By Terra Tarango, President of SDE
Don’t you love it when life throws you random, unrelated experiences at a singular point in time allowing you to make a connection that is uniquely meaningful to you? Well, that happened to me this week.
First of all, it’s ISTE (International Society for Technology in Education) week and educators (including myself) are a little punch drunk on the incredible learning opportunities new technology affords. Walking the exhibit hall at ISTE is a bit of an out-of-body experience, at once inspirational and intimidating. After main-lining a buffet of digital innovations—some just glitzy, others pure genius—for an entire week, there’s simply no denying that when teachers are open to and sufficiently trained in educational technologies, the walls of their classroom disappear, creating a powerful learning environment, grander than any generation before.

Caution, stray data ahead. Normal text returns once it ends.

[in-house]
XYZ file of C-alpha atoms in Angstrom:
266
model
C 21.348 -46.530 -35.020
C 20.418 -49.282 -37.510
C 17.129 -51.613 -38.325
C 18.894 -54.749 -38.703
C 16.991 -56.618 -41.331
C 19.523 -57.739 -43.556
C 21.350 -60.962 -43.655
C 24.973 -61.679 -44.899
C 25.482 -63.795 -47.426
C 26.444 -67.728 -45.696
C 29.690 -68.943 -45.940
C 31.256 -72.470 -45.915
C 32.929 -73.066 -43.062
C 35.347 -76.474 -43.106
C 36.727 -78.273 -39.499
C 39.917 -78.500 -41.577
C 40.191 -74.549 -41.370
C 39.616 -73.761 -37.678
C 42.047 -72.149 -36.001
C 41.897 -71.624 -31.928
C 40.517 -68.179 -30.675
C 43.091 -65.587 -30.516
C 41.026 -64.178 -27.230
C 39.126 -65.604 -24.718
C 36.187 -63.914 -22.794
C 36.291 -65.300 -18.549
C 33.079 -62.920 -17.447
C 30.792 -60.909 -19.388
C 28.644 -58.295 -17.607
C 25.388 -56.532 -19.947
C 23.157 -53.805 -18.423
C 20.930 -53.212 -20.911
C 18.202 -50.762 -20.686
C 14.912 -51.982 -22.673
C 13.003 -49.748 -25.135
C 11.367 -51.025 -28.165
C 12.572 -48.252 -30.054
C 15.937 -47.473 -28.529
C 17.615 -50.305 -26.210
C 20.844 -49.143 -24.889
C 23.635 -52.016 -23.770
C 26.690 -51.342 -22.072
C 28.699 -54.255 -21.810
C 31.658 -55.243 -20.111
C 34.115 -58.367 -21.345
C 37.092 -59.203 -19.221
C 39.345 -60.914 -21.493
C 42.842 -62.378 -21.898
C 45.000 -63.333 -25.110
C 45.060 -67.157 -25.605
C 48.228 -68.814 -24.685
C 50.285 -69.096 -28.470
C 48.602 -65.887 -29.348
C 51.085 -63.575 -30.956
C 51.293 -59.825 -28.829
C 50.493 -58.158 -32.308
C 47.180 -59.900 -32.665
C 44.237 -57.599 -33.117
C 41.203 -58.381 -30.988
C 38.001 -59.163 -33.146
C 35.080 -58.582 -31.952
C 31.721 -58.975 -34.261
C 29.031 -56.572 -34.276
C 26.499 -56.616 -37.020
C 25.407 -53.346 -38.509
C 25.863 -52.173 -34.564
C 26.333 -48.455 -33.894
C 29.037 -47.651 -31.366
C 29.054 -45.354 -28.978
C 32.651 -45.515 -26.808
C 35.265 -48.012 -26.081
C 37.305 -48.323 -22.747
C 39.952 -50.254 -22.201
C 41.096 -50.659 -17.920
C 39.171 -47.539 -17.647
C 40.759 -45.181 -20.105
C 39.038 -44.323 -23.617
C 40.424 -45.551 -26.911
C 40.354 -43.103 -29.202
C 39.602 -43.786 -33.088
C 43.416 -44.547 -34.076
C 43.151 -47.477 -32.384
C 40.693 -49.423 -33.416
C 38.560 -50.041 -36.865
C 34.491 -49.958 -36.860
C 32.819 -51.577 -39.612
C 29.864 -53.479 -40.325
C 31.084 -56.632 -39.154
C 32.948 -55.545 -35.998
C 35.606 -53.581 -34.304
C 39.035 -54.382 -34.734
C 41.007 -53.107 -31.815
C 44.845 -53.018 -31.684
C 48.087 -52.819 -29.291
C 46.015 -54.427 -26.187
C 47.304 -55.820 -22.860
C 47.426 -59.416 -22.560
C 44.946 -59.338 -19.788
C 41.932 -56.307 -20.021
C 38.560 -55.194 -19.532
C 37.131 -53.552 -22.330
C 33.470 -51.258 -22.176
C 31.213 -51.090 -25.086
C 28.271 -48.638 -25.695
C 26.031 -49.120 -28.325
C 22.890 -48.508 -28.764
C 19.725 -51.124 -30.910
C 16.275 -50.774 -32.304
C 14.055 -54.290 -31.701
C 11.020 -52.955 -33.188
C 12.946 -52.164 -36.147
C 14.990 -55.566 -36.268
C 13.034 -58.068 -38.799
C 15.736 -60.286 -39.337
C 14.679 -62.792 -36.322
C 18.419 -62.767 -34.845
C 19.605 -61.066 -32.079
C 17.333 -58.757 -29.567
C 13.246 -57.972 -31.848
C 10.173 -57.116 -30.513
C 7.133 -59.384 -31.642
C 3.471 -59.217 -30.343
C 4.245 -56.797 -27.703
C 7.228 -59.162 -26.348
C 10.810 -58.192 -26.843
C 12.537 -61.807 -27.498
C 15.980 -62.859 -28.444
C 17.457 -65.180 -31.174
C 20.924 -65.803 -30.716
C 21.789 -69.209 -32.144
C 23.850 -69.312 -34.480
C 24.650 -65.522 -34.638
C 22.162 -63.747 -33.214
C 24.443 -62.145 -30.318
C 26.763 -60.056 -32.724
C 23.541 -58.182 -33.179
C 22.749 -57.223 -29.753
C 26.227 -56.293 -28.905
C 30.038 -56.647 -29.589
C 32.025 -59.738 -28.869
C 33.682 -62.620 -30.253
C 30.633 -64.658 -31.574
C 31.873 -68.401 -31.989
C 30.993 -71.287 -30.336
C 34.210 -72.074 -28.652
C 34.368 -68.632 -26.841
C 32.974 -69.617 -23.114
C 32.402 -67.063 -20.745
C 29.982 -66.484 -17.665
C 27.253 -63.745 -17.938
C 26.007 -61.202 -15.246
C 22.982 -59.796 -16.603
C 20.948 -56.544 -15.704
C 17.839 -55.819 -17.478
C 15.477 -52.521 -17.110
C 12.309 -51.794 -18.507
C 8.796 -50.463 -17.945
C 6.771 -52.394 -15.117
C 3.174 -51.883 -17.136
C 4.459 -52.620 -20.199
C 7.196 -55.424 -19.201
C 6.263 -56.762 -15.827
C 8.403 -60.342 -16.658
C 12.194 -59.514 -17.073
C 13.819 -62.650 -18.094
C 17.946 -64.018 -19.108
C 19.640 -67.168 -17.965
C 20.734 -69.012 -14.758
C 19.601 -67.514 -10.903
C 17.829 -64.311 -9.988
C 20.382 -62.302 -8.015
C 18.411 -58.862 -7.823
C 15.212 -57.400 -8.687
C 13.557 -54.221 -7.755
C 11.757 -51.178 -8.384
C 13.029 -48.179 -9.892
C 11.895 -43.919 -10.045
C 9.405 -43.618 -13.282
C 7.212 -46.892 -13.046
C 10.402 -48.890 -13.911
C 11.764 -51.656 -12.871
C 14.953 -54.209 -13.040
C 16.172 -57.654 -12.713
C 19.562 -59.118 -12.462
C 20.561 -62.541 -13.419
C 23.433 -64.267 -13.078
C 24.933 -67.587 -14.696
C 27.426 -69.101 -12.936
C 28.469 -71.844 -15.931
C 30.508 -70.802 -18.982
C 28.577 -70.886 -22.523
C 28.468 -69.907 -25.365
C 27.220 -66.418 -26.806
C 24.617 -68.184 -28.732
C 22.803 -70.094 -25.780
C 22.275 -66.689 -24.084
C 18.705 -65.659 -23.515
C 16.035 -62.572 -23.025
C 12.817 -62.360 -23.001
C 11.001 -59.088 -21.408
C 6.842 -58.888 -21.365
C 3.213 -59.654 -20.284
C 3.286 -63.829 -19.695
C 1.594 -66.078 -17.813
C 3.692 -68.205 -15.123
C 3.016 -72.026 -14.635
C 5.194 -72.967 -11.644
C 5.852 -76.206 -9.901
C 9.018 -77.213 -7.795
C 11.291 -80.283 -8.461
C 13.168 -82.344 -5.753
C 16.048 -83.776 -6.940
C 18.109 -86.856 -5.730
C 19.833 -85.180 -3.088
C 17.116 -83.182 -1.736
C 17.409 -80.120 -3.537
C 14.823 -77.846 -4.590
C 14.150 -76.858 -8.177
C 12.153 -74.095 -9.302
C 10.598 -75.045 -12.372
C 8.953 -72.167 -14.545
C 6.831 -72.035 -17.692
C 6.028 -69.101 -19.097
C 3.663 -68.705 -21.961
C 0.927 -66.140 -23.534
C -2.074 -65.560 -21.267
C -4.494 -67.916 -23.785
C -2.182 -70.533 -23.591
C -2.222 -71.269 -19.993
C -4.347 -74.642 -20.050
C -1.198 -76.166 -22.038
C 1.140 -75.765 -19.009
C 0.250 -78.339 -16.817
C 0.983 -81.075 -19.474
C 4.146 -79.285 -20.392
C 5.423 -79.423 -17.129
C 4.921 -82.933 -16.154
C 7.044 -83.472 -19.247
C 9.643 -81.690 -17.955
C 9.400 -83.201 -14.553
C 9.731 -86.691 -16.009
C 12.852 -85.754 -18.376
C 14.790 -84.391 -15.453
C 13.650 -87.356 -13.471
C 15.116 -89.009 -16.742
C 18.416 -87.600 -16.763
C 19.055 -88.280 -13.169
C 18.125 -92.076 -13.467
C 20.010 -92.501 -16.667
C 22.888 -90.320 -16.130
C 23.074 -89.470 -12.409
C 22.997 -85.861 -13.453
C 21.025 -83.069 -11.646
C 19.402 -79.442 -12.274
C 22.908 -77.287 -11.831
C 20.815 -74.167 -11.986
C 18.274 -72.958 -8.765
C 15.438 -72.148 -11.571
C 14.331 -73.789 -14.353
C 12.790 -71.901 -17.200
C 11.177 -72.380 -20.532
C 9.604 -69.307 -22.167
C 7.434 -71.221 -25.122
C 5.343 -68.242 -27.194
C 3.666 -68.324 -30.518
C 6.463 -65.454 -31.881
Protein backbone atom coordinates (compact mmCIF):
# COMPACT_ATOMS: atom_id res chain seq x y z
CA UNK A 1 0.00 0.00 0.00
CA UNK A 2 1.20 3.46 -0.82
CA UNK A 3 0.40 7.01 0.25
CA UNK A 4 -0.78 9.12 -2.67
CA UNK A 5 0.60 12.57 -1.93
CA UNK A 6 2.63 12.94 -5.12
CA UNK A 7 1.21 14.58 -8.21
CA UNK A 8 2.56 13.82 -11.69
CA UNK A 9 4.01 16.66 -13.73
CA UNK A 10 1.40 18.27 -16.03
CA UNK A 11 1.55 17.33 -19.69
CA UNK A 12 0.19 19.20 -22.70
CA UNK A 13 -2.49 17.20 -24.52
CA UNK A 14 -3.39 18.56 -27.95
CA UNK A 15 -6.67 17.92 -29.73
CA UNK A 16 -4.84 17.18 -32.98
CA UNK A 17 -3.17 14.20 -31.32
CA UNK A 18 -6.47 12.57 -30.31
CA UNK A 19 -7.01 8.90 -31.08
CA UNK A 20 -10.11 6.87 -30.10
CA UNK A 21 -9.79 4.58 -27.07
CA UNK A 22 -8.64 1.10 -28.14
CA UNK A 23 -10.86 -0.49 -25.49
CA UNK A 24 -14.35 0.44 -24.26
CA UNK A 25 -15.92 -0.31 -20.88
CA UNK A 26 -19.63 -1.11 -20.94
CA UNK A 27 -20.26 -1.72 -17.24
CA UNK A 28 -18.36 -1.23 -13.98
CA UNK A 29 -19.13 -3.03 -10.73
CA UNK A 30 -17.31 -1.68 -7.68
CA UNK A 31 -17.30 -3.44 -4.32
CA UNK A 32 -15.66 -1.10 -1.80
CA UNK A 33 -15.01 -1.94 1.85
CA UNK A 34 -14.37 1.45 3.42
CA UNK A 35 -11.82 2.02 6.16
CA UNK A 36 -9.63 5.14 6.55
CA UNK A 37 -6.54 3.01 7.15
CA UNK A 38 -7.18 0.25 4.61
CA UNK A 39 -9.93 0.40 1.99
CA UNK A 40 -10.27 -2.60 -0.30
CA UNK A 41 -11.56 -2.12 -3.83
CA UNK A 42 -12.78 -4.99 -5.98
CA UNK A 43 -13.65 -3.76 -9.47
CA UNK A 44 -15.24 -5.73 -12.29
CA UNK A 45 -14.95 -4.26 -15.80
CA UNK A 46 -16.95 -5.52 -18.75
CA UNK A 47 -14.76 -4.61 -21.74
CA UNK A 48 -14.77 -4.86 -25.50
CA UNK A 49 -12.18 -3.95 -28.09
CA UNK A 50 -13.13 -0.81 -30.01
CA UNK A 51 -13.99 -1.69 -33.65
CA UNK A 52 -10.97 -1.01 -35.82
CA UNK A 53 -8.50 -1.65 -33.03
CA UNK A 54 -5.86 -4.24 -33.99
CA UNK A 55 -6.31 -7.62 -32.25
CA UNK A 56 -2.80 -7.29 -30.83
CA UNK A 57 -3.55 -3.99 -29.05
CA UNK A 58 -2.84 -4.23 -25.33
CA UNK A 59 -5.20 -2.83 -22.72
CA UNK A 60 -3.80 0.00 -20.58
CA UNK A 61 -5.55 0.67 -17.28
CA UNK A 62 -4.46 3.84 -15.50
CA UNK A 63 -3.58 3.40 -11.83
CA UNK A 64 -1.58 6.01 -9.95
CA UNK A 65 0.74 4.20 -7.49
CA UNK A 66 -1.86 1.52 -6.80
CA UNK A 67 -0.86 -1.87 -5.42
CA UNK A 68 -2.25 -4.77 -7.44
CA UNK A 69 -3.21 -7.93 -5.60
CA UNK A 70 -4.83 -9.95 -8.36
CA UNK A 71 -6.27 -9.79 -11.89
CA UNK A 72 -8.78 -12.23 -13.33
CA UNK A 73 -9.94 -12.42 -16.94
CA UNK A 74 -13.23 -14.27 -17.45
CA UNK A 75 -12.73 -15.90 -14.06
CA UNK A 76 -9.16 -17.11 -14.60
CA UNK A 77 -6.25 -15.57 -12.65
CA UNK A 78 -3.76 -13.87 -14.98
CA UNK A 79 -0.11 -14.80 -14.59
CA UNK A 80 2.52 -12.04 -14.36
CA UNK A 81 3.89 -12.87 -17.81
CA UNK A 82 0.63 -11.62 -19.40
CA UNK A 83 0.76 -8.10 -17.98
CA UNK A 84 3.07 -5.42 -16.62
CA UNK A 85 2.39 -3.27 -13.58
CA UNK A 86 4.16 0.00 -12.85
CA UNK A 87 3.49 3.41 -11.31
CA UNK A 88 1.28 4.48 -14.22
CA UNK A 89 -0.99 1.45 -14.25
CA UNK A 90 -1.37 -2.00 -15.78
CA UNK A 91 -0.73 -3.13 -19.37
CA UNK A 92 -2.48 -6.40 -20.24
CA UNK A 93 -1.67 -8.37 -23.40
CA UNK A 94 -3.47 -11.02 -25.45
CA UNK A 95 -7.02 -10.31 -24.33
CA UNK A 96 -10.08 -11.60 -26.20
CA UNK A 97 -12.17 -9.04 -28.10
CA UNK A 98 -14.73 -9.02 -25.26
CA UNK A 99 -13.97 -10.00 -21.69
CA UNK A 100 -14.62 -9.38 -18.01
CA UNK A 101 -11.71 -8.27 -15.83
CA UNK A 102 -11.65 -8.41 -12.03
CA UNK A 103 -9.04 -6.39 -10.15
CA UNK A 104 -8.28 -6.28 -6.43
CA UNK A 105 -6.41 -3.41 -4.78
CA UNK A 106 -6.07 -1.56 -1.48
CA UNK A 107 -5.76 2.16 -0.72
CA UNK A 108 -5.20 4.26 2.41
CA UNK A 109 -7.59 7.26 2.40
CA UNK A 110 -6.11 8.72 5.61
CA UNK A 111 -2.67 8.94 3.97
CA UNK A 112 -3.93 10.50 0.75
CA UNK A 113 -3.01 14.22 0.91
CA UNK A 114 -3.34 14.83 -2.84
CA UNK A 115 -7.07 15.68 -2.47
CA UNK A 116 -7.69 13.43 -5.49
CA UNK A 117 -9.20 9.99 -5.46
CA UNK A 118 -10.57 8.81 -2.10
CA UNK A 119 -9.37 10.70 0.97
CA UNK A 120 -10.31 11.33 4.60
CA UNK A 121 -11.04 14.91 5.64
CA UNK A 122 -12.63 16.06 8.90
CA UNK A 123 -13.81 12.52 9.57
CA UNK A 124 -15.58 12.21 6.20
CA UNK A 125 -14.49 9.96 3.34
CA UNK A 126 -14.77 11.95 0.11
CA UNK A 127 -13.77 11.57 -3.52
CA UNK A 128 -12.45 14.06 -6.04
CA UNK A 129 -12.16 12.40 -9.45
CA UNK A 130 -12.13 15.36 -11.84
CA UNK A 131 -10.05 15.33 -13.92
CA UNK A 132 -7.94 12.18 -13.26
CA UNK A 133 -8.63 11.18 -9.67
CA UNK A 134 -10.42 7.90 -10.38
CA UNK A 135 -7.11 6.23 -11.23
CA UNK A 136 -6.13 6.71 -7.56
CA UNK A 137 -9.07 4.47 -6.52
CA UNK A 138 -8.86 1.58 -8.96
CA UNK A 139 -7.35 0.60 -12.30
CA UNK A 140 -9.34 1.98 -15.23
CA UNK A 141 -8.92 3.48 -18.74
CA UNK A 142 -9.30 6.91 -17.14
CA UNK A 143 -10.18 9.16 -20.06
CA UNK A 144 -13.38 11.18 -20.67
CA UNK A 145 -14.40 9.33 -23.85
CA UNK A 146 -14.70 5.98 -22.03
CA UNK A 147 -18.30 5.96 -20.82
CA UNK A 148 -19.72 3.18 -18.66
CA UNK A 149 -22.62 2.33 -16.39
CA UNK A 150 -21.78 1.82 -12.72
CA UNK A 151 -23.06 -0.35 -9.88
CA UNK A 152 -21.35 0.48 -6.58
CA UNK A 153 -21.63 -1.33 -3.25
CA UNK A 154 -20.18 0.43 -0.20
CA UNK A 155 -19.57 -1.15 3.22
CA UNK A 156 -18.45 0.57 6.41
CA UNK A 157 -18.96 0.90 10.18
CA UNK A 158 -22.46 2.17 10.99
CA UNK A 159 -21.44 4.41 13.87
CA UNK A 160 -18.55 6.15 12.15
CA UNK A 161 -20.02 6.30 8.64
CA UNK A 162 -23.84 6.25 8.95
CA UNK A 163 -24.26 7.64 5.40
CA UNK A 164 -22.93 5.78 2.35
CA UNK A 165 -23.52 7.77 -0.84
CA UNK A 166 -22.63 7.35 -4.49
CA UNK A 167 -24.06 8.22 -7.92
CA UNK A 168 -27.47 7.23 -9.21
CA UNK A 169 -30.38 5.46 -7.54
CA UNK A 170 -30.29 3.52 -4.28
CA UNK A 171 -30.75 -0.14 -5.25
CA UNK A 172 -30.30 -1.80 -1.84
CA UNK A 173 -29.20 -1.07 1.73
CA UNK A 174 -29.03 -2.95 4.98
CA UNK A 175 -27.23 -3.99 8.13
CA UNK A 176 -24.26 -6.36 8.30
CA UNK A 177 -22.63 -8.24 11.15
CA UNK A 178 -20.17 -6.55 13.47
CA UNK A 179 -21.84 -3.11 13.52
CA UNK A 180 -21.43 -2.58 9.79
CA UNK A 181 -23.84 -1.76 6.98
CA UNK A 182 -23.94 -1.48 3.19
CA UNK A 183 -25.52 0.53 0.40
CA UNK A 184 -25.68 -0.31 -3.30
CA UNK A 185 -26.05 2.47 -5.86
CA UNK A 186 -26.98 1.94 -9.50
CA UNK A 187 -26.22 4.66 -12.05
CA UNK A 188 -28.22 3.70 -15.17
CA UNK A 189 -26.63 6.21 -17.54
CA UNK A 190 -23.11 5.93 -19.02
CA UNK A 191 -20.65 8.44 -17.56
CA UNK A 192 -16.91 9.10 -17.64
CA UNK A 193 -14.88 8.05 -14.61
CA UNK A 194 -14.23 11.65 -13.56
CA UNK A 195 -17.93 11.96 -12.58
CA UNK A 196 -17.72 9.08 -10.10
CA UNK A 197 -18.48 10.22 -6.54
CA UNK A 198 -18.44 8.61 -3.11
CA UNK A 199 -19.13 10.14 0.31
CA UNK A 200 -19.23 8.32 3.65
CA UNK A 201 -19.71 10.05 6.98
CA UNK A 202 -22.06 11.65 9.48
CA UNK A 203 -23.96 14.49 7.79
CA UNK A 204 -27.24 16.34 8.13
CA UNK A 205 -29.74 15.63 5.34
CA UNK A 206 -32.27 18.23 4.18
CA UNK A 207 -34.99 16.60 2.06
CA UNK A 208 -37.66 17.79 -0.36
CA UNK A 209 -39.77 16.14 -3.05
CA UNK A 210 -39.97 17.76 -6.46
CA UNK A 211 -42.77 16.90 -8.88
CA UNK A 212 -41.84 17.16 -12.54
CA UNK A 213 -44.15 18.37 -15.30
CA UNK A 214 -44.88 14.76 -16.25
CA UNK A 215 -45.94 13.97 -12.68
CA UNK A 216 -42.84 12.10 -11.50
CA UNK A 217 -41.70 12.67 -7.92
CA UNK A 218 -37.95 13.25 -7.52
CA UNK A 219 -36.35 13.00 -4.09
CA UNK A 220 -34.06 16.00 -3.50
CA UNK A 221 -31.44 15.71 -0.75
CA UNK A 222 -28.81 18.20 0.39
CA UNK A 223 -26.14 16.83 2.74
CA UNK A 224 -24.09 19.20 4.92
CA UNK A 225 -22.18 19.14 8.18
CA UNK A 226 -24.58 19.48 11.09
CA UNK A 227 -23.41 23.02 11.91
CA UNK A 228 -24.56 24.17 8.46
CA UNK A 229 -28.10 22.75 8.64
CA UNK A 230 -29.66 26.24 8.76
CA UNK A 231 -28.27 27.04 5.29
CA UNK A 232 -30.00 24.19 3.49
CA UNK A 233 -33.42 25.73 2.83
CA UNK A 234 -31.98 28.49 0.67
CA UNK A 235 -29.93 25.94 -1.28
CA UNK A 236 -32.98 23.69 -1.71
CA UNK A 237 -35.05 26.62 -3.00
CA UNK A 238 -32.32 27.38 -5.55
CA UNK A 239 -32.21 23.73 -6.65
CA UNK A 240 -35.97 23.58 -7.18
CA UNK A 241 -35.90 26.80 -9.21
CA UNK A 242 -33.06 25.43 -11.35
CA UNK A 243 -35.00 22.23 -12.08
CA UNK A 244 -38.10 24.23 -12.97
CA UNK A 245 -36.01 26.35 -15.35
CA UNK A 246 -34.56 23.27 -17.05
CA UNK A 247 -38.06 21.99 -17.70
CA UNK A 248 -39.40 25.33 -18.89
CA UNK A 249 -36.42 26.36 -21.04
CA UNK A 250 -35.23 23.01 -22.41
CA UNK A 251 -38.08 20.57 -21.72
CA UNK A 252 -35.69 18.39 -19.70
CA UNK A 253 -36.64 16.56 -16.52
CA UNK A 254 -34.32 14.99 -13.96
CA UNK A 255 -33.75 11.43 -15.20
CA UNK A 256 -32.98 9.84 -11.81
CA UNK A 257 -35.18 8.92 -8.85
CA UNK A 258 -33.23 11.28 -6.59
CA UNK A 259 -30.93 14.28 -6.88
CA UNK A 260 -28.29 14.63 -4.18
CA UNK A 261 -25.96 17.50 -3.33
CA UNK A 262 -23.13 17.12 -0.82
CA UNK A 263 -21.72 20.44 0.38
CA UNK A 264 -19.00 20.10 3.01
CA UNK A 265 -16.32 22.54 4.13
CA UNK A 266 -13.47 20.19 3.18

And then I attended a lecture by Susan Maushart, author of The Winter of Our Disconnect. Inspired by Henry David Thoreau, Susan pulled the plug on herself and her three wired teenagers for 6 months, and lived to tell the tale. Her enlightening and hilarious recount of the experience brought me down from my ISTE high, but in a good way. She added something to the discussion that seems sorely lacking in the ed tech discourse: balance.
I share this with you just to remind you that wherever you fall on the spectrum of digital deftness, you (and your students) can benefit from forcing yourself to the other side from time to time. If you’re a staunch advocate of 1:1 computing, virtual classrooms, and flipped lessons, I commend you. But don’t forget to carve out some space in your classroom to lay down your digital drug of choice and have students connect with “RL” (real life). If you’re a firm proponent of banning cell phones and believe technology turns your students into mindless drones, I get it. But remember that this is the world your students come from, and let them take you gently into their world.
What will you do to push yourself across the digital divide and seek balance?